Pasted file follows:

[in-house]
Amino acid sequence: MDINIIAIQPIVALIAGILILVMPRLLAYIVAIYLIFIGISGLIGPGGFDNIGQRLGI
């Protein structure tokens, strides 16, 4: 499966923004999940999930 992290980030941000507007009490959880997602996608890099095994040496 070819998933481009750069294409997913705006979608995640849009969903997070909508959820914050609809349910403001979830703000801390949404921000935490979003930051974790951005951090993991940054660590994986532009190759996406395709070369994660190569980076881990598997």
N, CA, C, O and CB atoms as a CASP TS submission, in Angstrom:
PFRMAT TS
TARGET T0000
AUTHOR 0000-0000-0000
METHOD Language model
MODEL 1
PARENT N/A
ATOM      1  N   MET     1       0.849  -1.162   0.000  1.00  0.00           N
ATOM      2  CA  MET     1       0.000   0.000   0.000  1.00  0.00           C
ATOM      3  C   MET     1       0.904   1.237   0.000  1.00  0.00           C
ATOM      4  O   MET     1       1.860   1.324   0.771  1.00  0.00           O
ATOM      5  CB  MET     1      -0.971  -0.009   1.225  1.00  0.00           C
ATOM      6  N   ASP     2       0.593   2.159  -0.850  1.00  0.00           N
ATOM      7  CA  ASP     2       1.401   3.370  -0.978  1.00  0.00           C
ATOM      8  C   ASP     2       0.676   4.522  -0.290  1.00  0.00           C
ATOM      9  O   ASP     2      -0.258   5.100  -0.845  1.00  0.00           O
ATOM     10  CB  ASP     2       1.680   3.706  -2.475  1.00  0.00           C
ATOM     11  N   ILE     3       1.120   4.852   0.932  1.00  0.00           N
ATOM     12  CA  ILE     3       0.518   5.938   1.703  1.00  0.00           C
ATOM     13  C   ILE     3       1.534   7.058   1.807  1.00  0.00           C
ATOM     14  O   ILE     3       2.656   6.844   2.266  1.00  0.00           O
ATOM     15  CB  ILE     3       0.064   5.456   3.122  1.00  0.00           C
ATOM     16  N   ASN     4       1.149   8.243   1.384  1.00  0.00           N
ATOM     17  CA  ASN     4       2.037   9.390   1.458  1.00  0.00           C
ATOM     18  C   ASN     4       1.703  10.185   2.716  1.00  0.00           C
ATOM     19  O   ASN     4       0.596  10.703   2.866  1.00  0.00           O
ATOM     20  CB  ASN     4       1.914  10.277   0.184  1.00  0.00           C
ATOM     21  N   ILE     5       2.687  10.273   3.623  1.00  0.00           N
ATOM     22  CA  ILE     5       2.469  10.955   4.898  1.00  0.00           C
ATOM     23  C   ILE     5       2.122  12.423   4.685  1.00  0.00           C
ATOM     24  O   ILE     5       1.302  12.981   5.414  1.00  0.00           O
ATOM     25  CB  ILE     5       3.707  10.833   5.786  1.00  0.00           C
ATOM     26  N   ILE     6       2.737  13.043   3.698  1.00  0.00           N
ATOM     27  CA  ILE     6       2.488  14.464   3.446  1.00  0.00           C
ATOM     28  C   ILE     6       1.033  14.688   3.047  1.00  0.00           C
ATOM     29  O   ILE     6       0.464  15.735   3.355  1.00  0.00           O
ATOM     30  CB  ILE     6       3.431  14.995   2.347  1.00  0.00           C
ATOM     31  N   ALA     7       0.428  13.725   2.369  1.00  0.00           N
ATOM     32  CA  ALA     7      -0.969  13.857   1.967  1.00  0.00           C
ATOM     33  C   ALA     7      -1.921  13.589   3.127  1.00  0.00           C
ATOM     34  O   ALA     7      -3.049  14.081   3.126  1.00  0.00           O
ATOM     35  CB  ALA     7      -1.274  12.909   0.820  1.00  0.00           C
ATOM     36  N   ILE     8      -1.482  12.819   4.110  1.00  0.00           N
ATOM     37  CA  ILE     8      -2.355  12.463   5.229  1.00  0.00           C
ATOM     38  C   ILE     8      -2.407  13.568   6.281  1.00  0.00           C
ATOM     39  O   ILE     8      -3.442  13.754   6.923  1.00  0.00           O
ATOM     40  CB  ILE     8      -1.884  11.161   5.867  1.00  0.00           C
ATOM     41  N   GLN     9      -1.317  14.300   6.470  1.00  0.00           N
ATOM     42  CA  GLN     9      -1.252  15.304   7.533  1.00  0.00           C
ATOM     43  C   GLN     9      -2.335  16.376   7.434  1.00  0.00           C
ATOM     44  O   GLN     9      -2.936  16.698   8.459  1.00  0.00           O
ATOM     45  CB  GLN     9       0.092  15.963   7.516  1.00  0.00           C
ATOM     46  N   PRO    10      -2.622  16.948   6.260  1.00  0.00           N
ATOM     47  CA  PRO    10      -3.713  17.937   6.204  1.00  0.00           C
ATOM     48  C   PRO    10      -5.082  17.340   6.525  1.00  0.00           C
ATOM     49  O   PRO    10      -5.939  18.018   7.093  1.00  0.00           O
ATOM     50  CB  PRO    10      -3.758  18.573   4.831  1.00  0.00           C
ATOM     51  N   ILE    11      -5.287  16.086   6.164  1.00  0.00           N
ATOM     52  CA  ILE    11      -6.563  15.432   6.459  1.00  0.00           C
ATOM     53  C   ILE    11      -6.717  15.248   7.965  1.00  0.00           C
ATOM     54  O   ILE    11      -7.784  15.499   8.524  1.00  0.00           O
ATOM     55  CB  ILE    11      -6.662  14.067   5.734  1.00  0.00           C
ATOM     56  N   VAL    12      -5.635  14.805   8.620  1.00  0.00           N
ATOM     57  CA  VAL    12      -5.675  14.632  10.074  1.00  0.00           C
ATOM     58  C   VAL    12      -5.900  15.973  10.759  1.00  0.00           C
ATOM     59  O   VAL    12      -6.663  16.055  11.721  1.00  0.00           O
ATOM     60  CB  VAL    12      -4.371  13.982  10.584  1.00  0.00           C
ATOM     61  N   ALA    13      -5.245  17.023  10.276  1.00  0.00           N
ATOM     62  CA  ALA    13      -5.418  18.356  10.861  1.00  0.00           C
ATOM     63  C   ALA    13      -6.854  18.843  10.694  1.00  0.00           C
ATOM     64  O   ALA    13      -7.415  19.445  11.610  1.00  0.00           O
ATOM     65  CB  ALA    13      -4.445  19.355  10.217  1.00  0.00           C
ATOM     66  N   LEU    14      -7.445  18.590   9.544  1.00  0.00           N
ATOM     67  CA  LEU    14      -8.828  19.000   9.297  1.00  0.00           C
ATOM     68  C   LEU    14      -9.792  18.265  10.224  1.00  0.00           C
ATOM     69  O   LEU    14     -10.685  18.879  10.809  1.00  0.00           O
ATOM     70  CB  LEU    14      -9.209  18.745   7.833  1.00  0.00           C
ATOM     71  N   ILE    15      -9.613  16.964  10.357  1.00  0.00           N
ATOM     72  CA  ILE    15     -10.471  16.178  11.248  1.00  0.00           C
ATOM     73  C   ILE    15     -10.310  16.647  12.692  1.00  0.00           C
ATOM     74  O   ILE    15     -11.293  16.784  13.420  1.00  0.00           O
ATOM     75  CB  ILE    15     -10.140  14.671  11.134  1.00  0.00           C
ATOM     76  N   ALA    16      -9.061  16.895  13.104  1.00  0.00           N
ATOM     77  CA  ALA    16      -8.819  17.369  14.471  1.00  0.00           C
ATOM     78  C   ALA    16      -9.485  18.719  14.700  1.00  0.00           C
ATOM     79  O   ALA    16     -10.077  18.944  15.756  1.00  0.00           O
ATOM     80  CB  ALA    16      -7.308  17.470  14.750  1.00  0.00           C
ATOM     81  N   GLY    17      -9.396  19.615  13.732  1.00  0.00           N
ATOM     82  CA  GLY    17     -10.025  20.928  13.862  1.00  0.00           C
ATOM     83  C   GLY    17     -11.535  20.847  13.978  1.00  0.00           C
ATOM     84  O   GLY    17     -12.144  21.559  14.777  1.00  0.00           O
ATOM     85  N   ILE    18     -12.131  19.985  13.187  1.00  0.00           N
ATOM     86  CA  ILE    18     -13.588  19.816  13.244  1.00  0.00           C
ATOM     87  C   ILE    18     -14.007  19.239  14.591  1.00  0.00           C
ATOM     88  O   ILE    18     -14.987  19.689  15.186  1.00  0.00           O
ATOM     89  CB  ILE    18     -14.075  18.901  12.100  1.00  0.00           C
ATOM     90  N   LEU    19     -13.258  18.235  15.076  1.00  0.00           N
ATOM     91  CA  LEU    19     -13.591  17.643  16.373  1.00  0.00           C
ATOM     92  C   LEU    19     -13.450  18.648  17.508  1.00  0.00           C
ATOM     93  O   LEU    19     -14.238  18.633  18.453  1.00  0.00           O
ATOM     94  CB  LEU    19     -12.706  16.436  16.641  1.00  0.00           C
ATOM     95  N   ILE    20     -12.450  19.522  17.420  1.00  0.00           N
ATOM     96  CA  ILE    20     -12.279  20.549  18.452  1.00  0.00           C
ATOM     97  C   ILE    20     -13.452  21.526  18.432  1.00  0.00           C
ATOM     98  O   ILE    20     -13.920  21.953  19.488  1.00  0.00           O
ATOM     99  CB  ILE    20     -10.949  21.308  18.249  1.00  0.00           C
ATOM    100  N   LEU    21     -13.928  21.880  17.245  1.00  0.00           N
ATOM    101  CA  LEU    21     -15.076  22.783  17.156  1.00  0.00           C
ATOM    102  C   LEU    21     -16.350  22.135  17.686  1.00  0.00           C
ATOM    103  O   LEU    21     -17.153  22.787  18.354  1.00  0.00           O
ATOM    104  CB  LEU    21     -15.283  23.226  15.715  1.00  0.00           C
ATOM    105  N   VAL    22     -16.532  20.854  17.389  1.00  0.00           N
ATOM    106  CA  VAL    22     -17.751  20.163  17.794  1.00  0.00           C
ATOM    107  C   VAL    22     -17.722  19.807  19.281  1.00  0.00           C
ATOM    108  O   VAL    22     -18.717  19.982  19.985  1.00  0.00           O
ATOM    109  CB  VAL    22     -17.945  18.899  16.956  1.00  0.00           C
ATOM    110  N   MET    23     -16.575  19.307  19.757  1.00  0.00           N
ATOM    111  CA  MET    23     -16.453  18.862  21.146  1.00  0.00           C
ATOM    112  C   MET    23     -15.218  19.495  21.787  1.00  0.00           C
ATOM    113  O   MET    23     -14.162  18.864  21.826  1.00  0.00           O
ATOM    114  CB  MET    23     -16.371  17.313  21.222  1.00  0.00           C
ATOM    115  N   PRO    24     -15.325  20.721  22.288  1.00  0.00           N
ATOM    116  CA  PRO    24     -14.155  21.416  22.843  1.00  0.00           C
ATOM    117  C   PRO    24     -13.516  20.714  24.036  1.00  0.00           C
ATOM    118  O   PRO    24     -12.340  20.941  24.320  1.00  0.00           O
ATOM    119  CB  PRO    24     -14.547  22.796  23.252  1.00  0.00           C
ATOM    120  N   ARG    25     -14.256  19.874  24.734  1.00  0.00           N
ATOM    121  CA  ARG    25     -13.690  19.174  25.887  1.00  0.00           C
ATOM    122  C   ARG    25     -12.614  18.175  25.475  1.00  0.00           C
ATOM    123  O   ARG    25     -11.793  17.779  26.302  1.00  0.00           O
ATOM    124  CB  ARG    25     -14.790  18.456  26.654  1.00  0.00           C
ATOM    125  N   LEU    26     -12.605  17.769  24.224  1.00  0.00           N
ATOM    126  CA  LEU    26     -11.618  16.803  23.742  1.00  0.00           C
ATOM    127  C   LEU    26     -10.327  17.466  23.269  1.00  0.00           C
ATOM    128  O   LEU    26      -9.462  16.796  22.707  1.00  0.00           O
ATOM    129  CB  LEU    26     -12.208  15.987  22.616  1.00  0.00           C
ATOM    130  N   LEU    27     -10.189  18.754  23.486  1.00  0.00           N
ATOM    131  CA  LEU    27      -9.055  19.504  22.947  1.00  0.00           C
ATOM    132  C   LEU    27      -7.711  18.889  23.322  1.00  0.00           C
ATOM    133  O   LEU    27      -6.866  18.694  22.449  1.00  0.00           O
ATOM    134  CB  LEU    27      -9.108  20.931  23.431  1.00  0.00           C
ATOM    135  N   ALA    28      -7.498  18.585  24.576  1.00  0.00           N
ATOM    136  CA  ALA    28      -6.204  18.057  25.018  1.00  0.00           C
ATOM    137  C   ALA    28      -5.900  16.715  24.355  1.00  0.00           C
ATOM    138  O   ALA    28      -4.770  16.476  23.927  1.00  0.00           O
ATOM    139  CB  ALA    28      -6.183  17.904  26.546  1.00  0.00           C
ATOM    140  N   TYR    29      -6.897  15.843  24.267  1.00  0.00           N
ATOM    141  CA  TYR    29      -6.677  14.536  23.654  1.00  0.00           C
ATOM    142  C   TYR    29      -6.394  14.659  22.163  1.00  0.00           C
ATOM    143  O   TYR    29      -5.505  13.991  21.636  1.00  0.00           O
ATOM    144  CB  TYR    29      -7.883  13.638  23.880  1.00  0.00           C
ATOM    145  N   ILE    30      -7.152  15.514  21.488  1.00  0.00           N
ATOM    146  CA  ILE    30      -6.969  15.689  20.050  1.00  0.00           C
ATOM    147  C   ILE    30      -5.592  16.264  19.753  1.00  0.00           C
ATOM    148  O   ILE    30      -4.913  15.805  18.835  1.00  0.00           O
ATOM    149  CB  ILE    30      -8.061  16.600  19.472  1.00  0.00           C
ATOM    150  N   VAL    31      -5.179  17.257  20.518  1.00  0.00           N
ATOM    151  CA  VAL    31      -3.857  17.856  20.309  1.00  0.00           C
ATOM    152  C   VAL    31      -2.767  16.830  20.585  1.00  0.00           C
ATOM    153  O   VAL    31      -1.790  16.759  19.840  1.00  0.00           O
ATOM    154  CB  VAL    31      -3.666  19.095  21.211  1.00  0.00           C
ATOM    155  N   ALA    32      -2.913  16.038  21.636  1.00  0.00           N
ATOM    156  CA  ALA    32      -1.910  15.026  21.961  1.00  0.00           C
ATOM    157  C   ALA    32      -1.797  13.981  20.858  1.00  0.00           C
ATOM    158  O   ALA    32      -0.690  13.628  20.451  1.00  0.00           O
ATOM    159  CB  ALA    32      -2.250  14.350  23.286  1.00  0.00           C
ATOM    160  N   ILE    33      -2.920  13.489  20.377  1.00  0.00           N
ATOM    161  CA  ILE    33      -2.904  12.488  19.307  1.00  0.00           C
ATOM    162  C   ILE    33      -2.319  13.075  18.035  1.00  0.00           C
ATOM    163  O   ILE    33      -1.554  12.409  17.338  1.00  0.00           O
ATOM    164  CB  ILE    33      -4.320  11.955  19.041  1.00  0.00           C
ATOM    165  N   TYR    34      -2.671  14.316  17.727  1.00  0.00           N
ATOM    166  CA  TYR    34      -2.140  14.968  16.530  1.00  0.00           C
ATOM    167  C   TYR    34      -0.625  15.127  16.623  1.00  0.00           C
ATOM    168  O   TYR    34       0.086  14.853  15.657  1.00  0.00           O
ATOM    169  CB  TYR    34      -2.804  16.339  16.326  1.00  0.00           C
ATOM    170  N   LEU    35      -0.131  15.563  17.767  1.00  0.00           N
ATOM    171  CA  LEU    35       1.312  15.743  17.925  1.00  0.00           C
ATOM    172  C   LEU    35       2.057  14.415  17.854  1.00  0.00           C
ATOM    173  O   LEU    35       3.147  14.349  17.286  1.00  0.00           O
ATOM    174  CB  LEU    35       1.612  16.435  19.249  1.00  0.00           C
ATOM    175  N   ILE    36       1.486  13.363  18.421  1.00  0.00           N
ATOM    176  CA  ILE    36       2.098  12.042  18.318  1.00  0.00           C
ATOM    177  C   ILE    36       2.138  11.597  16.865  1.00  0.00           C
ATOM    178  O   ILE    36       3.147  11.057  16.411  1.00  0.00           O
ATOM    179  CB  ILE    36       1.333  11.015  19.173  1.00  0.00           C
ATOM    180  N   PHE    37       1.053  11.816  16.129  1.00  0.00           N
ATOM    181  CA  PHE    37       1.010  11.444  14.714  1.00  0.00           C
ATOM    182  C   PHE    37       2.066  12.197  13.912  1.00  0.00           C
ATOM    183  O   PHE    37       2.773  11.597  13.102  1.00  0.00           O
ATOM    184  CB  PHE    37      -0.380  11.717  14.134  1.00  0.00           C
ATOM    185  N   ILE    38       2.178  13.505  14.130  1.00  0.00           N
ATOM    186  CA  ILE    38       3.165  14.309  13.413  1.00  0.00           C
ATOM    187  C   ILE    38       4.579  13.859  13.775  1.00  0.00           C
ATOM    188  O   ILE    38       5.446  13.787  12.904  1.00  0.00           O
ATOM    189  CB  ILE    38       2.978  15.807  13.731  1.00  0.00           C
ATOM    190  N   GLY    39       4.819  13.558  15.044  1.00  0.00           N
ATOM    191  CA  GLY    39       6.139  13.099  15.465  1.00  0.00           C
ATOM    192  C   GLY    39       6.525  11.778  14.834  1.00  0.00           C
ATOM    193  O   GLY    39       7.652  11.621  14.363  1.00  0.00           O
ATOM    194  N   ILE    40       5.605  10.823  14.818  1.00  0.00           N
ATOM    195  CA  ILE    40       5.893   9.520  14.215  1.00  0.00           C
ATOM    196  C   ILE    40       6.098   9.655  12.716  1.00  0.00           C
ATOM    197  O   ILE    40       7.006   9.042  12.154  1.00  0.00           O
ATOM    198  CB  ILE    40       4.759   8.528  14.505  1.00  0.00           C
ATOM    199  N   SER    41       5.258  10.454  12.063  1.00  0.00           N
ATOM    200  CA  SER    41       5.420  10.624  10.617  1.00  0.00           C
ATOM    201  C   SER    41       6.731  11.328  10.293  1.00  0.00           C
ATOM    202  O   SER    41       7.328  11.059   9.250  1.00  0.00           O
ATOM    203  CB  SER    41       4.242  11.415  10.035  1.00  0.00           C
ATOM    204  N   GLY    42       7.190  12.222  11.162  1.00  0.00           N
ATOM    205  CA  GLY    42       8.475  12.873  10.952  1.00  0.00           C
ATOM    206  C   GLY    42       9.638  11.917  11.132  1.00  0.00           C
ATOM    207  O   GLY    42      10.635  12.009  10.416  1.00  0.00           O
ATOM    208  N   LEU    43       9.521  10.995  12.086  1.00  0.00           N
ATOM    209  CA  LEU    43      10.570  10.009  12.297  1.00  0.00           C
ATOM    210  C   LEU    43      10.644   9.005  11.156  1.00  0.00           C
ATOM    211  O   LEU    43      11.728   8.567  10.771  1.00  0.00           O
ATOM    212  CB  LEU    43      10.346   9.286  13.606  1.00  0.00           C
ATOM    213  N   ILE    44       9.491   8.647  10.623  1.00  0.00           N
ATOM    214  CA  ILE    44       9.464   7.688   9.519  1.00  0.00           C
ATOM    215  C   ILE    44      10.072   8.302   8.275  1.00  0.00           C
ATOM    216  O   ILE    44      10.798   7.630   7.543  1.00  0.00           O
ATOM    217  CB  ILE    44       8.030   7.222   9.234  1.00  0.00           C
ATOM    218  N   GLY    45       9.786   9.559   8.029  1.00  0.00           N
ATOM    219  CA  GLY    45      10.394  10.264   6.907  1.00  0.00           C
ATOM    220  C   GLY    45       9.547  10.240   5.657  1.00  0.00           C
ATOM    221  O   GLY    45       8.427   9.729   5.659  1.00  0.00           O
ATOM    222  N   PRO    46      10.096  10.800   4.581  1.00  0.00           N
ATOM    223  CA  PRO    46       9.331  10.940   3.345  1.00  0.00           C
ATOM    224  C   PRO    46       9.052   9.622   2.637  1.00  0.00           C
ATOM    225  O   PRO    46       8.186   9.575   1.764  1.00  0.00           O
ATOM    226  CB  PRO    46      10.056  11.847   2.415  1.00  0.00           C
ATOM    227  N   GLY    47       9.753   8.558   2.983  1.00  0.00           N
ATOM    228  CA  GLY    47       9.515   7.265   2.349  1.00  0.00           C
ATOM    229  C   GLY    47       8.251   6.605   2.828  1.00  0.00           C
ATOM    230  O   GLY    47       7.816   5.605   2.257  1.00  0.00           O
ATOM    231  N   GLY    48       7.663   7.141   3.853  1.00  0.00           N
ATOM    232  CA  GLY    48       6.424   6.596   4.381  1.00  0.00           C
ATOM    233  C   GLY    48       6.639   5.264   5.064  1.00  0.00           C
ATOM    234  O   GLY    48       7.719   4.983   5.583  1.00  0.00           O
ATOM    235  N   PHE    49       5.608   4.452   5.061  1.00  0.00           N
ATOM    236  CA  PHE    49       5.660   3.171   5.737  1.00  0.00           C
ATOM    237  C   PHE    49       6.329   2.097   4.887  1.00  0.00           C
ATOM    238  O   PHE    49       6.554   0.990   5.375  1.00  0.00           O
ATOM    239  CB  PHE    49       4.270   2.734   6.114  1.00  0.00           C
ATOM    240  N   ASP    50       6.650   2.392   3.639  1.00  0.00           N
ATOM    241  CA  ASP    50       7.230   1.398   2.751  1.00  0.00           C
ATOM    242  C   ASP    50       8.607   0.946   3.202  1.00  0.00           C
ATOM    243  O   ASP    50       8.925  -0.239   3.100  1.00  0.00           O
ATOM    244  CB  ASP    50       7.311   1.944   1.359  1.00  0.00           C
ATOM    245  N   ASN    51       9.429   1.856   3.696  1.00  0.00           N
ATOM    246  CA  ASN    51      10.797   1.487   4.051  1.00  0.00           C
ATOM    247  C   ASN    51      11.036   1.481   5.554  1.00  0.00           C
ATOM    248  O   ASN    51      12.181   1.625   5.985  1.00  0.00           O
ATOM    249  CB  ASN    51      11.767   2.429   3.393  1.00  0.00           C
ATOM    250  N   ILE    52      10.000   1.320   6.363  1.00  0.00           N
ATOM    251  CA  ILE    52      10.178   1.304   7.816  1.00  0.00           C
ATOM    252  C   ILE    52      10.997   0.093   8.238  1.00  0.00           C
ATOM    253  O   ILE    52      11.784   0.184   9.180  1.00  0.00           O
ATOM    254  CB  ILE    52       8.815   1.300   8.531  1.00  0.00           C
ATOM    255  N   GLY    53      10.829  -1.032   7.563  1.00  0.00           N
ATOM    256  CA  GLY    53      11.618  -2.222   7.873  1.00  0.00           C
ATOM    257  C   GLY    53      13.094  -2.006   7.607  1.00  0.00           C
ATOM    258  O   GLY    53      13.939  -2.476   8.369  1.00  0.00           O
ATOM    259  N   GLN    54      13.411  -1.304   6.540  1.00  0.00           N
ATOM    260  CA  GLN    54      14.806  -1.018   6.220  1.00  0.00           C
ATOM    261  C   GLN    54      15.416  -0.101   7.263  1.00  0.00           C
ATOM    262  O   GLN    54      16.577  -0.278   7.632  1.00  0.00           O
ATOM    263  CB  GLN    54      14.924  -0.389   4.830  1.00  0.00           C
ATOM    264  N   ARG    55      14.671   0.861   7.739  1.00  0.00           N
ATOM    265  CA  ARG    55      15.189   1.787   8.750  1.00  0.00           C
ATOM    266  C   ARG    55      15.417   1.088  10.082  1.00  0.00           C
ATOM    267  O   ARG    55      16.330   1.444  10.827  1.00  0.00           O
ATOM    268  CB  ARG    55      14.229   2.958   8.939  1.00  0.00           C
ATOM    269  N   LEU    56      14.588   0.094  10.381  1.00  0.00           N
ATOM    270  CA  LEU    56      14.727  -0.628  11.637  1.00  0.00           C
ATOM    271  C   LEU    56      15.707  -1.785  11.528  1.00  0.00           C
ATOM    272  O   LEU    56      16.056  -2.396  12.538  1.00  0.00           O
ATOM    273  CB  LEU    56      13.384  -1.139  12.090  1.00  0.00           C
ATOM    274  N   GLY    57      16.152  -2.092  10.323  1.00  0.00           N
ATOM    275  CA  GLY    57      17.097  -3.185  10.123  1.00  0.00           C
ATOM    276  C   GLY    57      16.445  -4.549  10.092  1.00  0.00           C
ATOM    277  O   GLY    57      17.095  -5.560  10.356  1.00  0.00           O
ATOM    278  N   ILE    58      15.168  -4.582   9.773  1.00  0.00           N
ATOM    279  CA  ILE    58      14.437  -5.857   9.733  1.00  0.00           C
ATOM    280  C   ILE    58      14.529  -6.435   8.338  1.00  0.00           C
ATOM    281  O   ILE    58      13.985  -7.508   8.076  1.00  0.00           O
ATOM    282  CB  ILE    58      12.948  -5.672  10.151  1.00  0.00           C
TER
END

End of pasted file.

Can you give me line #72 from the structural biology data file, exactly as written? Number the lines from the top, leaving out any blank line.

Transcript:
ATOM     62  CA  ALA    13      -5.418  18.356  10.861  1.00  0.00           C